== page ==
Is That Broccoli Safe? See How California Monitors Produce For Pesticides
LOS ANGELES (CBSLA.com) — We all know fruits and vegetables are part of a healthy diet, but do you really know what’s in them?
Last year scientists found illegal pesticide residues on snow peas from Guatemala and chili peppers from Mexico, for example.
CBS2’s Andrea Fujii got a rare look inside a Southern California lab that’s making sure the produce you purchase is safe to eat.
“We have a mission to protect the public,” environmental scientist Jahan Motakef said.
Motakef and his colleague, Kamrul Bhuiyan, of the California Environmental Protection Agency’s Department of Pesticide Regulation, police the Santa Monica Farmers’ Market. Their job is to make sure the food supply in Southern California is safe to eat.
“We are taking samples of produce to make sure the pesticide or produce that they sell to the public is safe. We have this monitoring program to see that this pesticide they use is registered for the use,” Motakef explained.
On a weekly basis, fruits and vegetables are collected throughout Southern California; data is input and then meticulously tucked away in ice coolers to preserve for lab analysis later in the day.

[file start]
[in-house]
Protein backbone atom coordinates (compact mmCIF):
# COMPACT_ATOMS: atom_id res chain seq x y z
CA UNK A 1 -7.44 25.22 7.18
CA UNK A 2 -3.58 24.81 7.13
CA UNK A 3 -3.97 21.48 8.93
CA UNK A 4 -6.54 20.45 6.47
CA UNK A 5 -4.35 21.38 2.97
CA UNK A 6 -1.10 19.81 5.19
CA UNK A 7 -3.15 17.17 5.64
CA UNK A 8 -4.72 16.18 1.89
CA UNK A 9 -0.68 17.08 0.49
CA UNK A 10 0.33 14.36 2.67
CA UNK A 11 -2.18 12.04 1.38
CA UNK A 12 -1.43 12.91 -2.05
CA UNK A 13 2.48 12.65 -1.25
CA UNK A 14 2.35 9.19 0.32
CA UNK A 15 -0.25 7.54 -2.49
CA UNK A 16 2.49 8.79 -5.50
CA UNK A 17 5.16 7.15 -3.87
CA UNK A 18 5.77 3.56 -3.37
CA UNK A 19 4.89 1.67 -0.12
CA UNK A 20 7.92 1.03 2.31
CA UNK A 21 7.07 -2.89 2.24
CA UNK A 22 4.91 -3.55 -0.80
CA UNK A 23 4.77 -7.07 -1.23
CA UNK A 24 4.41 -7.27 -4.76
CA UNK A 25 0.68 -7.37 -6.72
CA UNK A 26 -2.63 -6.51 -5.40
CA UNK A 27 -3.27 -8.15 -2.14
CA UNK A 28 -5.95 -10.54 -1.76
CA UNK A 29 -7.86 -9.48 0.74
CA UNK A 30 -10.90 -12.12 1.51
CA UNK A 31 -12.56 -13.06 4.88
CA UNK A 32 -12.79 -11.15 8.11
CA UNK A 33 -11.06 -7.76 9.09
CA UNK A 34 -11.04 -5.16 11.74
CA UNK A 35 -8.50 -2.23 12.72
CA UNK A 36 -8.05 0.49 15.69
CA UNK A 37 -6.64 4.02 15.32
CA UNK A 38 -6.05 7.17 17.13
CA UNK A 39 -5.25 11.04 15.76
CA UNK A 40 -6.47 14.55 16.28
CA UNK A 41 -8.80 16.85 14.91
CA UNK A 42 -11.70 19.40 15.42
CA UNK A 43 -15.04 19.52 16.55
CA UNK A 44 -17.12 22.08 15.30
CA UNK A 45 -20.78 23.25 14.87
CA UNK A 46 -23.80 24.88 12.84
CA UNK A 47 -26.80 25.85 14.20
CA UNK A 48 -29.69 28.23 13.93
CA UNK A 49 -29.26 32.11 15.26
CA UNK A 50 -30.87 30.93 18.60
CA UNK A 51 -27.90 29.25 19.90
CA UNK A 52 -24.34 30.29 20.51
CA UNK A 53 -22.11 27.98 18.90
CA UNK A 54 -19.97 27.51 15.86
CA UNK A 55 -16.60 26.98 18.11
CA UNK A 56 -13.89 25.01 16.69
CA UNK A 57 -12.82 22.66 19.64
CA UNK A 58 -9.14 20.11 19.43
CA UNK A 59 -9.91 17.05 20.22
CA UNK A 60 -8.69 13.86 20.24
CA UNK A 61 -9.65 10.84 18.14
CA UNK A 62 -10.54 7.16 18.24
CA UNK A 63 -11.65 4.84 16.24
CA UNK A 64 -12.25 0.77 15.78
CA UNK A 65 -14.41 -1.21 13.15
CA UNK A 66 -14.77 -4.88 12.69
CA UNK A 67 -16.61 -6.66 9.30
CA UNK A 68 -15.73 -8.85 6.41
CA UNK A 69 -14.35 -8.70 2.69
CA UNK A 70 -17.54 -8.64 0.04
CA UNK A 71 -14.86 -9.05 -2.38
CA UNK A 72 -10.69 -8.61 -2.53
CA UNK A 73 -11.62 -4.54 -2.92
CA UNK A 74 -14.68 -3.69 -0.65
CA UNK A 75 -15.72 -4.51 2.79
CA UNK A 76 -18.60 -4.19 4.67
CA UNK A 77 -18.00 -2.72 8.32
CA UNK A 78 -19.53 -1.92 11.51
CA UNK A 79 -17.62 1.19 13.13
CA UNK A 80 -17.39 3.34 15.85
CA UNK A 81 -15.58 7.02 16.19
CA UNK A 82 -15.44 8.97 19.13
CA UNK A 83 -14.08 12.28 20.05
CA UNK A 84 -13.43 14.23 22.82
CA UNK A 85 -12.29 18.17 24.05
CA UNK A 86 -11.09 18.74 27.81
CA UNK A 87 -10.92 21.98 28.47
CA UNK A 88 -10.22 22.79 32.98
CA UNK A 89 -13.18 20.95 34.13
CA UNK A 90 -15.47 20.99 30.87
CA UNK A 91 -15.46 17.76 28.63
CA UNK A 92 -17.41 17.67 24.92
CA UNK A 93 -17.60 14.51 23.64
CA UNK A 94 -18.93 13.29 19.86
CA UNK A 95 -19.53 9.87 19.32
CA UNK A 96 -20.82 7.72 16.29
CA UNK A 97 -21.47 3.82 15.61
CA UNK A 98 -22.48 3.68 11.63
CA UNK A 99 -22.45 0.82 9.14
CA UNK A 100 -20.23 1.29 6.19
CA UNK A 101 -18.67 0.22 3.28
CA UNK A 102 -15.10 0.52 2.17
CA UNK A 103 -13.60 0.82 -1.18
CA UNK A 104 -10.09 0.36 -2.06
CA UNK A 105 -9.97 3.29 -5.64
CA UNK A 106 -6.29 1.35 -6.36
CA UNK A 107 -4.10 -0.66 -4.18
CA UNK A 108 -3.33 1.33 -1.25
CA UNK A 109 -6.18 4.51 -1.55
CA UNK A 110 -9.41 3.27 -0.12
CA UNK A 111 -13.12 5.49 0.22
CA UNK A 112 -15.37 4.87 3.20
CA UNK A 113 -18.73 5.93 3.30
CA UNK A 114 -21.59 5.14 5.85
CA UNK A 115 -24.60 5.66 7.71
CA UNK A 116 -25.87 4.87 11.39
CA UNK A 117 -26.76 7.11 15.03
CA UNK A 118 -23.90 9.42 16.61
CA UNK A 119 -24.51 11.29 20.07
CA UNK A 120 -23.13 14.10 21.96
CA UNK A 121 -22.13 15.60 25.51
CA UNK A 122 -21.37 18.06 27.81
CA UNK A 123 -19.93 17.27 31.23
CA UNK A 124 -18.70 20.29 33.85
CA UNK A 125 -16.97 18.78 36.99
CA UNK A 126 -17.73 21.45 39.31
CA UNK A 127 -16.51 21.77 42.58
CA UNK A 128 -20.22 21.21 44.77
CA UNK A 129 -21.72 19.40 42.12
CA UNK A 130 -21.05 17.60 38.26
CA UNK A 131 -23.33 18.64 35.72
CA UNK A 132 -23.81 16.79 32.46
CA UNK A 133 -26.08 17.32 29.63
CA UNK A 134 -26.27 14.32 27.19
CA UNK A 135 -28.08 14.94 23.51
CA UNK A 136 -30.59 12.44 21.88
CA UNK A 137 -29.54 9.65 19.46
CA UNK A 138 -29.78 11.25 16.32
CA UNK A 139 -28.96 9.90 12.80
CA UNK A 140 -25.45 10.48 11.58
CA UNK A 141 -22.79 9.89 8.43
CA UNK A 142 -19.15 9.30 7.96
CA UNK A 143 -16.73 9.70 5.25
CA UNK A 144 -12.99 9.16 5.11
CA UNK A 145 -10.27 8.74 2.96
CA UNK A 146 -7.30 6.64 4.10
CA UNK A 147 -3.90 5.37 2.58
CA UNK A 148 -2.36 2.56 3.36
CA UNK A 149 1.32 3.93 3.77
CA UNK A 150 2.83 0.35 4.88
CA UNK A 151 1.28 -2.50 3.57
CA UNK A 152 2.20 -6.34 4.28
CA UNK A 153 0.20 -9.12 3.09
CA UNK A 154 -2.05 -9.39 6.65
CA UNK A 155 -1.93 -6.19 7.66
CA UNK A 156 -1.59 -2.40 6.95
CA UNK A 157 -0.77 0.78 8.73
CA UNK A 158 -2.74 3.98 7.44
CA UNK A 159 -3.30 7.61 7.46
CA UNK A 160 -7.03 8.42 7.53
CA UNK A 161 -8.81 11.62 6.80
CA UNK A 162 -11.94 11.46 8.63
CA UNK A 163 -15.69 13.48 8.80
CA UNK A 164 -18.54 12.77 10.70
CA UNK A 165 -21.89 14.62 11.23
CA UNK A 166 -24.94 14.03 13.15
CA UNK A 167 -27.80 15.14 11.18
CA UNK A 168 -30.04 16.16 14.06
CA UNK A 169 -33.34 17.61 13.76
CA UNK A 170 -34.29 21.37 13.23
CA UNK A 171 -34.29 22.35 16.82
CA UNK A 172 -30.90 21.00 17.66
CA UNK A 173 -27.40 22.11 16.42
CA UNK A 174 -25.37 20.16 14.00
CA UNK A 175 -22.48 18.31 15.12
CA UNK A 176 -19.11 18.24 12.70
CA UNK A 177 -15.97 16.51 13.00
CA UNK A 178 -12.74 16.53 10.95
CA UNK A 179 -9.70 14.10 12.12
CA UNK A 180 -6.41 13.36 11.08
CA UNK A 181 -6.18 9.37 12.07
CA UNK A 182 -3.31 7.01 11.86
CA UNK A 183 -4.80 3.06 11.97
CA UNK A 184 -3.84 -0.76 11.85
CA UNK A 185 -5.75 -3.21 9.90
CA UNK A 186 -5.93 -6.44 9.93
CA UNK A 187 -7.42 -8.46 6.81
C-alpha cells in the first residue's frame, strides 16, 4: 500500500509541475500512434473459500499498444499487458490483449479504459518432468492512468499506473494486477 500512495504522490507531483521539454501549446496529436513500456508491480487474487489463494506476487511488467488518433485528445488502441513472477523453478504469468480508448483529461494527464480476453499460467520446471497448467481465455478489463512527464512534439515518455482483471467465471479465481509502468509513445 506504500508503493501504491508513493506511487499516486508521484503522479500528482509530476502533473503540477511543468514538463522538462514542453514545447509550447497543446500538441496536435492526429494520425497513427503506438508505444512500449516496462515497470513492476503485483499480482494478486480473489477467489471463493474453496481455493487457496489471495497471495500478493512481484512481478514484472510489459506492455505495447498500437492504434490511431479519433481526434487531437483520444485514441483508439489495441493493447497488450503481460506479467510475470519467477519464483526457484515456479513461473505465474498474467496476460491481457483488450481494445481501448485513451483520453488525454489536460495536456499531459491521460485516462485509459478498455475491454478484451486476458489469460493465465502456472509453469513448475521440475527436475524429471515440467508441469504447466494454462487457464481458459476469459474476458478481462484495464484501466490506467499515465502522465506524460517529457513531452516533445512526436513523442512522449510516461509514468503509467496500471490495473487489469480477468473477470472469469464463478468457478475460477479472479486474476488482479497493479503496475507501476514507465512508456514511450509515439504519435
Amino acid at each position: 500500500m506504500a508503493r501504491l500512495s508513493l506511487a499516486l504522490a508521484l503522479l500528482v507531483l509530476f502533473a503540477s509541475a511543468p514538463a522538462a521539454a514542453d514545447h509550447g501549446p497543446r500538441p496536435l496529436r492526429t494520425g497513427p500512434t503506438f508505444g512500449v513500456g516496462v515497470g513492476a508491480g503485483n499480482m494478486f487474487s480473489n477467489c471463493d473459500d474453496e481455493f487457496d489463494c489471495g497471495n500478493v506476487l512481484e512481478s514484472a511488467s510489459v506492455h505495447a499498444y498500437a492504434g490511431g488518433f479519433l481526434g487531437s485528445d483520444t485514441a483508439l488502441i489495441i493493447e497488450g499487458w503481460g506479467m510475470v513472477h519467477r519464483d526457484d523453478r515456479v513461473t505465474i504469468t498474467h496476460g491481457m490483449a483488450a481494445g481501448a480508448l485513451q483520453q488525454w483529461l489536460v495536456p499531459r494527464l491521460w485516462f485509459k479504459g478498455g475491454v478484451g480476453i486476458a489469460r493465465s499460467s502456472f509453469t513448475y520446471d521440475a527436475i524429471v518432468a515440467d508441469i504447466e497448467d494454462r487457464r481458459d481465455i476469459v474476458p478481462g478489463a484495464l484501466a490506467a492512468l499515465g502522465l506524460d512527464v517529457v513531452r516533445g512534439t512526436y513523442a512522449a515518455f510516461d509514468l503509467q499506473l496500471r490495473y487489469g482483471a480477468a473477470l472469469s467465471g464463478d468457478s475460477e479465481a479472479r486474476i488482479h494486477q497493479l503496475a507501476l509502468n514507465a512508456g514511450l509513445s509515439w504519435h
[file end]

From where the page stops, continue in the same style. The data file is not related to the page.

CBS2 took a rare look inside the Anaheim lab center for analytical chemistry.
Tiffany Tu, program manager for the food safety section, demonstrated how they detect for dangerous pesticide in produce.
“We log the sample in, we assign a unique ID. We chop the samples and then homogenize them. Then we extract them,” Tu explained.
The data is analyzed in 48 hours.
“This method, we analyze for 330 chemicals of interest,” she said.
The pesticide residue monitoring program has three labs in California — in Sacramento, Fresno and Anaheim.
If illegal amounts of pesticides are detected from samples collected, the lab contacts the grower, who is either fined or forced to eliminate that crop depending on the violation.
“Sometimes the produce comes from other countries, and in that case we contact the FDA and have the FDA contact that country,” Tu said.
The EPA sets strict limits, known as tolerances, for each type of produce. The random inspections are meant to verify that these limits are not exceeded in order to protect public health.
Of about 3,500 samples collected last year, 98 percent of all California grown produce sampled were in compliance with the allowable limits. More than half of the samples had no pesticide residues detected. Nearly 40 percent had pesticides within legal limits.
Almost 3 percent had pesticides over legal limits. And about 1 percent of samples had illegal pesticides not even registered for use.
As for the samples we collected? All the produce passed the test. And some samples even had no pesticides at all.
That’s a relief for mom and health and wellness coach Lori Painter.
“Knowing there’s somebody going out there — to know that it’s being honored — I think it’s huge and that’s awesome,” she said.